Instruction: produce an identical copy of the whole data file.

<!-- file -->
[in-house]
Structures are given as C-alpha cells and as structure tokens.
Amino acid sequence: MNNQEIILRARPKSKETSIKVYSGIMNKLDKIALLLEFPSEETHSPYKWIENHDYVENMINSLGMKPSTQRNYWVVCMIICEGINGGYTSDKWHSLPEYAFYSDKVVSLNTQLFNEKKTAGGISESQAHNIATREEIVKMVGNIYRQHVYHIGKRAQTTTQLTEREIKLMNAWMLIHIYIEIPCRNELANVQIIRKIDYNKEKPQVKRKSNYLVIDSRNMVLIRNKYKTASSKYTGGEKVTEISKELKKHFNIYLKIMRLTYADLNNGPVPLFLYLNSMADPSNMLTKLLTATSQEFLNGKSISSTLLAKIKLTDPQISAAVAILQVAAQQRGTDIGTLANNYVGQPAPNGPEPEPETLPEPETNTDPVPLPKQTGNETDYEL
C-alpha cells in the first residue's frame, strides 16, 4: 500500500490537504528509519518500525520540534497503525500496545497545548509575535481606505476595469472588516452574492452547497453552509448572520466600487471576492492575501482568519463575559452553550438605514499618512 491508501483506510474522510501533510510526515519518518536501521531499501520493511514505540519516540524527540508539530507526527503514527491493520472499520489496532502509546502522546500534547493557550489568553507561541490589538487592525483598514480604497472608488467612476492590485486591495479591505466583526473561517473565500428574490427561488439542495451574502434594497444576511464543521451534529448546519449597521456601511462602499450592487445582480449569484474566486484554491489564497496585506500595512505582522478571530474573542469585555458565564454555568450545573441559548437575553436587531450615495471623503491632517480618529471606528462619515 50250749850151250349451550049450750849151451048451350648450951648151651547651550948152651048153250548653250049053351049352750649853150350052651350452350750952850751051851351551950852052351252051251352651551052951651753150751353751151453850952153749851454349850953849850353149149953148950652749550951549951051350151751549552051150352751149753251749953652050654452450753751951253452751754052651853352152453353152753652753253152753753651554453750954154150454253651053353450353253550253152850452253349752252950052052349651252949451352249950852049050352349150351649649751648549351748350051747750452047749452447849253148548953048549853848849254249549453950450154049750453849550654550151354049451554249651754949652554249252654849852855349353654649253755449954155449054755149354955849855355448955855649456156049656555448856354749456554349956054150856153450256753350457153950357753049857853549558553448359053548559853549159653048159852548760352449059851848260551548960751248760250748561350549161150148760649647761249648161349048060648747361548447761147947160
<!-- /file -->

[in-house]
Structures are given as C-alpha cells and as structure tokens.
Amino acid sequence: MNNQEIILRARPKSKETSIKVYSGIMNKLDKIALLLEFPSEETHSPYKWIENHDYVENMINSLGMKPSTQRNYWVVCMIICEGINGGYTSDKWHSLPEYAFYSDKVVSLNTQLFNEKKTAGGISESQAHNIATREEIVKMVGNIYRQHVYHIGKRAQTTTQLTEREIKLMNAWMLIHIYIEIPCRNELANVQIIRKIDYNKEKPQVKRKSNYLVIDSRNMVLIRNKYKTASSKYTGGEKVTEISKELKKHFNIYLKIMRLTYADLNNGPVPLFLYLNSMADPSNMLTKLLTATSQEFLNGKSISSTLLAKIKLTDPQISAAVAILQVAAQQRGTDIGTLANNYVGQPAPNGPEPEPETLPEPETNTDPVPLPKQTGNETDYEL
C-alpha cells in the first residue's frame, strides 16, 4: 500500500490537504528509519518500525520540534497503525500496545497545548509575535481606505476595469472588516452574492452547497453552509448572520466600487471576492492575501482568519463575559452553550438605514499618512 491508501483506510474522510501533510510526515519518518536501521531499501520493511514505540519516540524527540508539530507526527503514527491493520472499520489496532502509546502522546500534547493557550489568553507561541490589538487592525483598514480604497472608488467612476492590485486591495479591505466583526473561517473565500428574490427561488439542495451574502434594497444576511464543521451534529448546519449597521456601511462602499450592487445582480449569484474566486484554491489564497496585506500595512505582522478571530474573542469585555458565564454555568450545573441559548437575553436587531450615495471623503491632517480618529471606528462619515 50250749850151250349451550049450750849151451048451350648450951648151651547651550948152651048153250548653250049053351049352750649853150350052651350452350750952850751051851351551950852052351252051251352651551052951651753150751353751151453850952153749851454349850953849850353149149953148950652749550951549951051350151751549552051150352751149753251749953652050654452450753751951253452751754052651853352152453353152753652753253152753753651554453750954154150454253651053353450353253550253152850452253349752252950052052349651252949451352249950852049050352349150351649649751648549351748350051747750452047749452447849253148548953048549853848849254249549453950450154049750453849550654550151354049451554249651754949652554249252654849852855349353654649253755449954155449054755149354955849855355448955855649456156049656555448856354749456554349956054150856153450256753350457153950357753049857853549558553448359053548559853549159653048159852548760352449059851848260551548960751248760250748561350549161150148760649647761249648161349048060648747361548447761147947160